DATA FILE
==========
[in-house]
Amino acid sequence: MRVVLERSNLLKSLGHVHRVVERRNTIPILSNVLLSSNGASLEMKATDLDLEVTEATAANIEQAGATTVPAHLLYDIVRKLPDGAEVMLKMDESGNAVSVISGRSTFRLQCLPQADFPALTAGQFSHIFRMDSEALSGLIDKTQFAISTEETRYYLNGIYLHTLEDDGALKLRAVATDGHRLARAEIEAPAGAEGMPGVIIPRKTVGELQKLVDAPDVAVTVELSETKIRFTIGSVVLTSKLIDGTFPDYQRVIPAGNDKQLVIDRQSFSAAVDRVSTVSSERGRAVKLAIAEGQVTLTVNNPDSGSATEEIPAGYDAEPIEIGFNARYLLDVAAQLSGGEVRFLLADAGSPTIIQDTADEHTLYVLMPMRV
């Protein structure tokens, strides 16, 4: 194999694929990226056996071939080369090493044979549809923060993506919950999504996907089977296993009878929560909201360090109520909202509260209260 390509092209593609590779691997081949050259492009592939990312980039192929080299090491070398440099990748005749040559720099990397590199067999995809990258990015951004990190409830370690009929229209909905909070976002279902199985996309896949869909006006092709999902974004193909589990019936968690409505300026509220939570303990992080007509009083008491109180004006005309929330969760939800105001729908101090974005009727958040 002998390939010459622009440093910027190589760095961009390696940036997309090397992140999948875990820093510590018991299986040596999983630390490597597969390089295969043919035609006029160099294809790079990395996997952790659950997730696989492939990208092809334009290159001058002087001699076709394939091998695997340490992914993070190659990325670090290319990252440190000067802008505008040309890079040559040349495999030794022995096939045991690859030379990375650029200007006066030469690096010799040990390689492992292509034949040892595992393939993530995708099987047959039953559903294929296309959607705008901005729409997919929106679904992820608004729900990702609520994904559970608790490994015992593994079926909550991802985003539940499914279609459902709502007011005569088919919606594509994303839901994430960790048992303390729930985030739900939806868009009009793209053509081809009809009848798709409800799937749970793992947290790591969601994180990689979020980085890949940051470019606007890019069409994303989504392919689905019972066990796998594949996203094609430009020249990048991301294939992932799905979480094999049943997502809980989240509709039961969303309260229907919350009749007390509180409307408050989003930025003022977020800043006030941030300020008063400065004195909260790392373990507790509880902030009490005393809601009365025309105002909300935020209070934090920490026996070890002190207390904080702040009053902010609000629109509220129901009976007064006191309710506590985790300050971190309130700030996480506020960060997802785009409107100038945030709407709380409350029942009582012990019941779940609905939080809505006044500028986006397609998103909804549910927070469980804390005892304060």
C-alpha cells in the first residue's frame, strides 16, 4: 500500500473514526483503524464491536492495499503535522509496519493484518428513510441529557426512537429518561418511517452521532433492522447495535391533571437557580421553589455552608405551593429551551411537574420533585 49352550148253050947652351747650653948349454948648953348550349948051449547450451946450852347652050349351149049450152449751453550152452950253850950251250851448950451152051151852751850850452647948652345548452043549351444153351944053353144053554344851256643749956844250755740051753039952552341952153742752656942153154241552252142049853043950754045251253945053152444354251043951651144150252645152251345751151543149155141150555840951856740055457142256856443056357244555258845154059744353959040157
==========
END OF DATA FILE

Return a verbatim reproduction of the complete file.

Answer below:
[in-house]
Amino acid sequence: MRVVLERSNLLKSLGHVHRVVERRNTIPILSNVLLSSNGASLEMKATDLDLEVTEATAANIEQAGATTVPAHLLYDIVRKLPDGAEVMLKMDESGNAVSVISGRSTFRLQCLPQADFPALTAGQFSHIFRMDSEALSGLIDKTQFAISTEETRYYLNGIYLHTLEDDGALKLRAVATDGHRLARAEIEAPAGAEGMPGVIIPRKTVGELQKLVDAPDVAVTVELSETKIRFTIGSVVLTSKLIDGTFPDYQRVIPAGNDKQLVIDRQSFSAAVDRVSTVSSERGRAVKLAIAEGQVTLTVNNPDSGSATEEIPAGYDAEPIEIGFNARYLLDVAAQLSGGEVRFLLADAGSPTIIQDTADEHTLYVLMPMRV
């Protein structure tokens, strides 16, 4: 194999694929990226056996071939080369090493044979549809923060993506919950999504996907089977296993009878929560909201360090109520909202509260209260 390509092209593609590779691997081949050259492009592939990312980039192929080299090491070398440099990748005749040559720099990397590199067999995809990258990015951004990190409830370690009929229209909905909070976002279902199985996309896949869909006006092709999902974004193909589990019936968690409505300026509220939570303990992080007509009083008491109180004006005309929330969760939800105001729908101090974005009727958040 002998390939010459622009440093910027190589760095961009390696940036997309090397992140999948875990820093510590018991299986040596999983630390490597597969390089295969043919035609006029160099294809790079990395996997952790659950997730696989492939990208092809334009290159001058002087001699076709394939091998695997340490992914993070190659990325670090290319990252440190000067802008505008040309890079040559040349495999030794022995096939045991690859030379990375650029200007006066030469690096010799040990390689492992292509034949040892595992393939993530995708099987047959039953559903294929296309959607705008901005729409997919929106679904992820608004729900990702609520994904559970608790490994015992593994079926909550991802985003539940499914279609459902709502007011005569088919919606594509994303839901994430960790048992303390729930985030739900939806868009009009793209053509081809009809009848798709409800799937749970793992947290790591969601994180990689979020980085890949940051470019606007890019069409994303989504392919689905019972066990796998594949996203094609430009020249990048991301294939992932799905979480094999049943997502809980989240509709039961969303309260229907919350009749007390509180409307408050989003930025003022977020800043006030941030300020008063400065004195909260790392373990507790509880902030009490005393809601009365025309105002909300935020209070934090920490026996070890002190207390904080702040009053902010609000629109509220129901009976007064006191309710506590985790300050971190309130700030996480506020960060997802785009409107100038945030709407709380409350029942009582012990019941779940609905939080809505006044500028986006397609998103909804549910927070469980804390005892304060």
C-alpha cells in the first residue's frame, strides 16, 4: 500500500473514526483503524464491536492495499503535522509496519493484518428513510441529557426512537429518561418511517452521532433492522447495535391533571437557580421553589455552608405551593429551551411537574420533585 49352550148253050947652351747650653948349454948648953348550349948051449547450451946450852347652050349351149049450152449751453550152452950253850950251250851448950451152051151852751850850452647948652345548452043549351444153351944053353144053554344851256643749956844250755740051753039952552341952153742752656942153154241552252142049853043950754045251253945053152444354251043951651144150252645152251345751151543149155141150555840951856740055457142256856443056357244555258845154059744353959040157